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Archive for the tag “Criminal Justice major”

Mount St. Mary’s University

Mount St. Mary’s University (visited 10/17/18)

MSM chapel 3“Lots of good things are happening at the Mount because of the people here,” said the Director of Financial Aid. Their President who retired from the army in 2016 has been here for 3 years; he concurs with that assessment: “We’ve done surveys; the best part of students’ experiences has been the care and concern from the faculty and staff.”

MSM dining hall

The dining hall

Enrollment has grown over the last 2 years. Two years ago, they increased by 24% percent with the 2nd largest class in the history and then surpassed that last year. “It’s happening because our students are succeeding. They’re competing for Fulbrights and the Marshall,” said the President. Most students complete internships, and in 2018, Zippia ranked MSM as the #1 school in Maryland for post-grad employment, “and that’s competing against places like UMD and Johns Hopkins.”

MSM quad

The main quad

Business (including Forensic Accounting) and Criminal Justice are strong, and Education also got a shout-out by the tour guides, one of whom is in the program. “Sciences are the weak link,” said another counselor who sends several students here, but hopefully that will change. They do have a Health Science/Nursing dual degree program as well as an Osteopathic Medicine 4+4 program.

MSM from grotto

The top of the chapel and the surrounding countryside as seen from the Grotto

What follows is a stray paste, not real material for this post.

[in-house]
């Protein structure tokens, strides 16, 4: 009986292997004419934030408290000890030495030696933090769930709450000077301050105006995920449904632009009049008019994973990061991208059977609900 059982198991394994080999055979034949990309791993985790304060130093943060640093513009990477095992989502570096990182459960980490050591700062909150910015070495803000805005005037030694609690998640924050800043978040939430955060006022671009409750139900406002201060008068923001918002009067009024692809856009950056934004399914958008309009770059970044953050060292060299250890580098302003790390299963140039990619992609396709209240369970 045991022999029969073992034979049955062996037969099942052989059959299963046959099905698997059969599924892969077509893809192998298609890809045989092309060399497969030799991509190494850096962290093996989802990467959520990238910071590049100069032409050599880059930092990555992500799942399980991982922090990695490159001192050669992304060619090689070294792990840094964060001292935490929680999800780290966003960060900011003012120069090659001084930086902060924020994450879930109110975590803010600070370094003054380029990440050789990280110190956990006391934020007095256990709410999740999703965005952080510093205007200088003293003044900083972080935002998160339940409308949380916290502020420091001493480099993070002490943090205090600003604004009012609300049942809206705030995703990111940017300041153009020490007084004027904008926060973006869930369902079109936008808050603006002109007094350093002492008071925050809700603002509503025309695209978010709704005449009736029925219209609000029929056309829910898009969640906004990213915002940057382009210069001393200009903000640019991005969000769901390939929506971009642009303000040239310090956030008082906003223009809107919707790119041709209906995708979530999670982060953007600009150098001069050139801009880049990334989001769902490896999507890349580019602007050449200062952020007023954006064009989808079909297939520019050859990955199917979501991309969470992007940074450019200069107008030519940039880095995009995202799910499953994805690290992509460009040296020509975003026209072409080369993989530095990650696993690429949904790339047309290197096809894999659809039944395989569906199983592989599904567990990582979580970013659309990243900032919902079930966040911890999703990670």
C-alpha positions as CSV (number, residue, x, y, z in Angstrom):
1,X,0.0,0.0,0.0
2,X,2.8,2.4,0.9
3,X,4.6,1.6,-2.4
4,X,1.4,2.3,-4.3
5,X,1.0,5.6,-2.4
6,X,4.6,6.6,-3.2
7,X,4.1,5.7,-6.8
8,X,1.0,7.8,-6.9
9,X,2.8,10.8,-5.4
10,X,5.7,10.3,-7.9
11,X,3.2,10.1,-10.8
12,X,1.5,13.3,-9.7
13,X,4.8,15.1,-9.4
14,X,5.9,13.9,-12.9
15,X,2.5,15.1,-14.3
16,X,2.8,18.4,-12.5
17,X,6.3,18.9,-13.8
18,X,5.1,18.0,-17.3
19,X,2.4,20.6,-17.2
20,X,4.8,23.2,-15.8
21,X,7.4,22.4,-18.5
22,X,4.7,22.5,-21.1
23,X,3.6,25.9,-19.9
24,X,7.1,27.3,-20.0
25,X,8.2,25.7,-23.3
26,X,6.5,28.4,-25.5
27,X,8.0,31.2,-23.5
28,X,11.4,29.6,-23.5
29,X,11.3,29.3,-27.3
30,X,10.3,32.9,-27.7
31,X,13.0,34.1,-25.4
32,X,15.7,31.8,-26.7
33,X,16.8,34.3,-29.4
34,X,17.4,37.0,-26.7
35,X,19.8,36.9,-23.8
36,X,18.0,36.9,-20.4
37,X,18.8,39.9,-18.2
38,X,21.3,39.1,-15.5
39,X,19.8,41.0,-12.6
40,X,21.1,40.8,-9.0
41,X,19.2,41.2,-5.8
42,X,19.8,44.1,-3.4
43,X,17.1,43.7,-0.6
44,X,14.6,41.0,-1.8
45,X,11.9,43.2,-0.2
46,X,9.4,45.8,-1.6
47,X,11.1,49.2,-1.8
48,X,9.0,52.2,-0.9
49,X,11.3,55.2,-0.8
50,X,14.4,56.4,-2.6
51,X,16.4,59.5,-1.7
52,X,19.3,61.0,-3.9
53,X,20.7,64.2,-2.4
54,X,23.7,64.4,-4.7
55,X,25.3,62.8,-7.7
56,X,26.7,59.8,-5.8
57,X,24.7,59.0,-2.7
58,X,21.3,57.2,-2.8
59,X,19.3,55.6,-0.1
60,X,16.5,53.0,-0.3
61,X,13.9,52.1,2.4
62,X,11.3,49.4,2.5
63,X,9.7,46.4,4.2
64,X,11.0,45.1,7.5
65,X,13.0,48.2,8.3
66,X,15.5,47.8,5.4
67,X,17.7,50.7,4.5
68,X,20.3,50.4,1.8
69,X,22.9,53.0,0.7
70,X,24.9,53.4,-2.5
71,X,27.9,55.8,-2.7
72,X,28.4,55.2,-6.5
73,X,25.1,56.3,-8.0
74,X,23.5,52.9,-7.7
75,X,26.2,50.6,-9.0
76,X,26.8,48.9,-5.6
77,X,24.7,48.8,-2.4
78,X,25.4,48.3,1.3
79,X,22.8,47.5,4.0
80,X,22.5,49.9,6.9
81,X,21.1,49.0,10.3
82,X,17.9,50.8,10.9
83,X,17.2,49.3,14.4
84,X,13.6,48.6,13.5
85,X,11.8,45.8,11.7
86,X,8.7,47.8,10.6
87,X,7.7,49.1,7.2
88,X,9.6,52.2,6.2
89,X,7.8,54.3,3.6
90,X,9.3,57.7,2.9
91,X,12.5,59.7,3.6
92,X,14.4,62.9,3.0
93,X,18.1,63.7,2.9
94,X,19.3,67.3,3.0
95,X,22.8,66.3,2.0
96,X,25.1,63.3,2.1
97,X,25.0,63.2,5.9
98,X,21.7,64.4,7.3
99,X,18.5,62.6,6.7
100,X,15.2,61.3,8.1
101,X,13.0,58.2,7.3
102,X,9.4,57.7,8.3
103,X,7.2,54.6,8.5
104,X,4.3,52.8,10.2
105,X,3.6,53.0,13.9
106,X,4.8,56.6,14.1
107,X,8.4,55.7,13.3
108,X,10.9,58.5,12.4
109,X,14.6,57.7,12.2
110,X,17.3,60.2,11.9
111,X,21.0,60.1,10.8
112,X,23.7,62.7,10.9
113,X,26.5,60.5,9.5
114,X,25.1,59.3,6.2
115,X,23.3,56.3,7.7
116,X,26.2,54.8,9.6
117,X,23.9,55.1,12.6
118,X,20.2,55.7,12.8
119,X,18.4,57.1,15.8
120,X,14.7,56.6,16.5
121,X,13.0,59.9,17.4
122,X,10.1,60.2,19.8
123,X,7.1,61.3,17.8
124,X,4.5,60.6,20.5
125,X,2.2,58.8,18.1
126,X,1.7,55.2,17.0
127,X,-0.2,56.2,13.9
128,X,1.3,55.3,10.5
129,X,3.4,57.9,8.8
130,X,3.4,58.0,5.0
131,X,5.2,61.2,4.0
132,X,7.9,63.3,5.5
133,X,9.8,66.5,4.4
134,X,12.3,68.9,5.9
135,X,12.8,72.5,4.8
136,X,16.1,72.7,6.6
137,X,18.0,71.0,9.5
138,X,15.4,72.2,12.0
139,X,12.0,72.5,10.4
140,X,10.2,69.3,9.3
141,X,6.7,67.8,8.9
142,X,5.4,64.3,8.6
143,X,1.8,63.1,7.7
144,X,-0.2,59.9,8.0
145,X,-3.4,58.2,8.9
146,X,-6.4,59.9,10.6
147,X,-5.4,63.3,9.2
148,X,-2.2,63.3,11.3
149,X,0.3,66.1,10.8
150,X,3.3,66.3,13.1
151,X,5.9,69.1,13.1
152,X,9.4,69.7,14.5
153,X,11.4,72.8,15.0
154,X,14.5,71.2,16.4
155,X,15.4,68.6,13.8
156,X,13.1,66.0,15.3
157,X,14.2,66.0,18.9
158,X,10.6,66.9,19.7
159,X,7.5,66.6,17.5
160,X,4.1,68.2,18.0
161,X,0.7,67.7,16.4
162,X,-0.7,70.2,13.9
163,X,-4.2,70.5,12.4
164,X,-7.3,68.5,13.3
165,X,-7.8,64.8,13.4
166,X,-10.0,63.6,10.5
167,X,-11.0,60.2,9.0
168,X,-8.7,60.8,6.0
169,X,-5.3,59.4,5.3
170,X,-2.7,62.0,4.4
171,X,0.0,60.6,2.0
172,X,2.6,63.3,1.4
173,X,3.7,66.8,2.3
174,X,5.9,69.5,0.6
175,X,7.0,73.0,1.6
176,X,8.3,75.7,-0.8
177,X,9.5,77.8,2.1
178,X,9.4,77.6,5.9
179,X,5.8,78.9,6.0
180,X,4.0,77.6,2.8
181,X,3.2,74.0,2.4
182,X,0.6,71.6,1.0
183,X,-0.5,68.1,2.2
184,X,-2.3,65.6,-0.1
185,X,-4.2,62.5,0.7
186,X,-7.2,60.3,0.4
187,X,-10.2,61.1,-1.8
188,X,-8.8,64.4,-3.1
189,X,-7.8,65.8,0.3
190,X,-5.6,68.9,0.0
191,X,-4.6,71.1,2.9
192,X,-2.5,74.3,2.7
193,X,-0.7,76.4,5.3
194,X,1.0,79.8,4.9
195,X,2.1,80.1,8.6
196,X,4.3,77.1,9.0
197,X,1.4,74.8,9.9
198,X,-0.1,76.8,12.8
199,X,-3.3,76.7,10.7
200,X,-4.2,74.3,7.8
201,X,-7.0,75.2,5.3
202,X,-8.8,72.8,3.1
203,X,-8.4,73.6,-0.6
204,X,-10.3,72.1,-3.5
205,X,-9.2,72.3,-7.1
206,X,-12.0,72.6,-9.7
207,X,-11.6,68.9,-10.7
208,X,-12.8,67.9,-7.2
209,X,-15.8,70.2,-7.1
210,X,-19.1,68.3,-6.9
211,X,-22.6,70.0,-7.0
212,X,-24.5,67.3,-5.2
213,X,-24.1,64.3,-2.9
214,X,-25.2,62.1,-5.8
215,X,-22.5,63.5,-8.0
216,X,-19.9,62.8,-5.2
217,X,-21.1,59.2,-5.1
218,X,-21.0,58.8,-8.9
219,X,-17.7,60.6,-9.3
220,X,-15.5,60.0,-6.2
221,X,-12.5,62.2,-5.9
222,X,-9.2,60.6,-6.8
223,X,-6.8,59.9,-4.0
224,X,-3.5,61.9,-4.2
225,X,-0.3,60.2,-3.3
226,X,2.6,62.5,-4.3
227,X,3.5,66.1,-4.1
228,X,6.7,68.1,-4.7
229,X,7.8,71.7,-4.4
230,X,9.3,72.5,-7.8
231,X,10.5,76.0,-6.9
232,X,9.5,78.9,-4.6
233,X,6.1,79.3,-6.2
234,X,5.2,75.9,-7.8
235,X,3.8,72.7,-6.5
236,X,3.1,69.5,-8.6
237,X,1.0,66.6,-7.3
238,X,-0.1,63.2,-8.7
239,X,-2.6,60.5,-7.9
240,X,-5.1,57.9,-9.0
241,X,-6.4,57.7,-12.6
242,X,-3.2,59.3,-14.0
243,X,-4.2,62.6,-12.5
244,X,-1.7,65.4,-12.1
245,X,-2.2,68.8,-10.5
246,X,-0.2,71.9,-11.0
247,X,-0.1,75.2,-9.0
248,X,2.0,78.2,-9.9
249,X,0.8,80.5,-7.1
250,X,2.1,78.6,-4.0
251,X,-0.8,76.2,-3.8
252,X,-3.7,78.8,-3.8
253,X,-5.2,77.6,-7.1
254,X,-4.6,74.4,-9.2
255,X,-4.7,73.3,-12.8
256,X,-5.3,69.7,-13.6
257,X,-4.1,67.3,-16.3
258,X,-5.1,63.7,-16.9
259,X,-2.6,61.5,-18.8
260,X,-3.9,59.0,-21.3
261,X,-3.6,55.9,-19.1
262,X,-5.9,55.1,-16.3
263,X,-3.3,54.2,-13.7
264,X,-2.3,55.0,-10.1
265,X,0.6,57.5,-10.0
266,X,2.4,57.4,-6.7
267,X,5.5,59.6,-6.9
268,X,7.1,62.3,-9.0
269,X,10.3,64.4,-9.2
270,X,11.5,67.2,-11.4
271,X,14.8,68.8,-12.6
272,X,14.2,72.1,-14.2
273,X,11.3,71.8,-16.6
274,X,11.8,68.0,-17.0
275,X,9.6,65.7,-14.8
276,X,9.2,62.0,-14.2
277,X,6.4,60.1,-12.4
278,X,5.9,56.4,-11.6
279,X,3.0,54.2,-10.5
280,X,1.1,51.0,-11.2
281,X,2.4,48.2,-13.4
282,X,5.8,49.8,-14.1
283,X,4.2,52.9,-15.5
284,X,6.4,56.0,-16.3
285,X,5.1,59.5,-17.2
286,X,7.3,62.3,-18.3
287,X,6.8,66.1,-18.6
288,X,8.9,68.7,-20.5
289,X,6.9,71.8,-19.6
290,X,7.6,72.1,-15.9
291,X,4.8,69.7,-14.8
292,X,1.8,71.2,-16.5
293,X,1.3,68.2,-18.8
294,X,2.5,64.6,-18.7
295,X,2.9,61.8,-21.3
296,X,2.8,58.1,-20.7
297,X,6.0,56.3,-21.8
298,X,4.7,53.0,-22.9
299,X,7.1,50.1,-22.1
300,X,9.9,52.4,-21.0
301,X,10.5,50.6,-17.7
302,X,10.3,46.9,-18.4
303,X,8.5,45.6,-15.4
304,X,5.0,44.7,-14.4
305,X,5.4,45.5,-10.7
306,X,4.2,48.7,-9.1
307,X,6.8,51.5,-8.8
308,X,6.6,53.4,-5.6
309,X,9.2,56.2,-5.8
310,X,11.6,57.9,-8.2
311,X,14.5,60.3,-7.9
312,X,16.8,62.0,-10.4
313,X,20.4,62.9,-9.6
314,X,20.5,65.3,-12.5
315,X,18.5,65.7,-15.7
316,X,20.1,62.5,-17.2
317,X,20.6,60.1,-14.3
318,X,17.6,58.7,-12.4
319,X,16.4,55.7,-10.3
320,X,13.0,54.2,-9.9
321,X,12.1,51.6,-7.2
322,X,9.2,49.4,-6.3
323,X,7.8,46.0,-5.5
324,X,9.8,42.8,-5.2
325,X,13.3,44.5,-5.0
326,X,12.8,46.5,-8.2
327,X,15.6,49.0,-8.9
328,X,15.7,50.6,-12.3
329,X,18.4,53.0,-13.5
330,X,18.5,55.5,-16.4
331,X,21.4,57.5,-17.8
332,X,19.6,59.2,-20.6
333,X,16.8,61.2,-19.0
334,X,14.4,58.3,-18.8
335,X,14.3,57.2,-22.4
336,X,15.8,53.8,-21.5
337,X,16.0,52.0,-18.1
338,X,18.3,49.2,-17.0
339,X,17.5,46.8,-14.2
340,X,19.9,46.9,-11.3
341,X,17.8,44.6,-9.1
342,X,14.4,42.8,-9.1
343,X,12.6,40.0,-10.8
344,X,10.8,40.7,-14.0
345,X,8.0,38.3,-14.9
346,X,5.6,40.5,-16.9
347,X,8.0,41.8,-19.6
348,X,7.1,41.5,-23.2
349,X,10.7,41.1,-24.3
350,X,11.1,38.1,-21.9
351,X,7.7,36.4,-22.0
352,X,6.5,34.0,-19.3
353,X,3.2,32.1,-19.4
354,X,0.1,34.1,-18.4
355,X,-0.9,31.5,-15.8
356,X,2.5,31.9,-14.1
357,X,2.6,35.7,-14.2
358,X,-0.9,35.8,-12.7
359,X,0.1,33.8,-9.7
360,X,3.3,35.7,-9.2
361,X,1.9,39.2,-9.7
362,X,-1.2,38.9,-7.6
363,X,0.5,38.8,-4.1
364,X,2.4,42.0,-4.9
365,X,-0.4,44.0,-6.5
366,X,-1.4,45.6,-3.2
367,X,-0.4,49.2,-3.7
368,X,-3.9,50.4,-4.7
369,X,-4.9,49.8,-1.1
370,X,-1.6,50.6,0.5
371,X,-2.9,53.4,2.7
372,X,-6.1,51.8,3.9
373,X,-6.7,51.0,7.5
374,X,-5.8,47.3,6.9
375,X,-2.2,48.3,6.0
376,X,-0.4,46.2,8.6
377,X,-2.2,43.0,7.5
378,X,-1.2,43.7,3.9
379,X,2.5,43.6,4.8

Campus is beautiful and built on the side of a hill; it earns its nickname of The Mount. (There is a beautiful grotto at the top of the hill overlooking campus; there are 121 steps up to that). “There’s nothing in walking distance,” said one of the tour guides. Campus is about 2 miles from Emmitsburg, the closest town, but Frederick and Gettysburg are both about 15 minutes away, and the school will run shuttles to BWI and the train station for breaks. A lot of freshmen don’t have cars, but are allowed to, and parking is accessible.

MSM grotto pond

One of the fountains in the Grotto

Both tour guides raved about all there is to do on campus, and events are very well attended since about 80% of students live on campus. They offer optional pre-orientation trips such as camping or service-oriented activities. Move-in weekend has parties, food trucks, and more. A favorite tradition is the Tiki Dance that starts off the year; this is “bookended” by Rampage which is held on the last week before spring finals. Bingo is really big. “Be there an hour in advance or you aren’t getting in.” They also do Canoe Battleship! They said that if they could, they’d spend money on smart classrooms and add even more activities, “particularly building a bigger space for the popular events so more people can fit in.”

MSM main 1The college offers tickets and transportation to a lot of events ranging from apple picking and Six Flags to NYC and the Gettysburg Battlefields. Basketball is really big here; “it’s a struggle to get a seat for a game.” Soccer and lacrosse also pull in a lot of fans. They have 22 DI sports (they’re the 2nd smallest DI school in the country) including rugby. There’s also an active intramural scene. “The Seminarians will kick our butts!”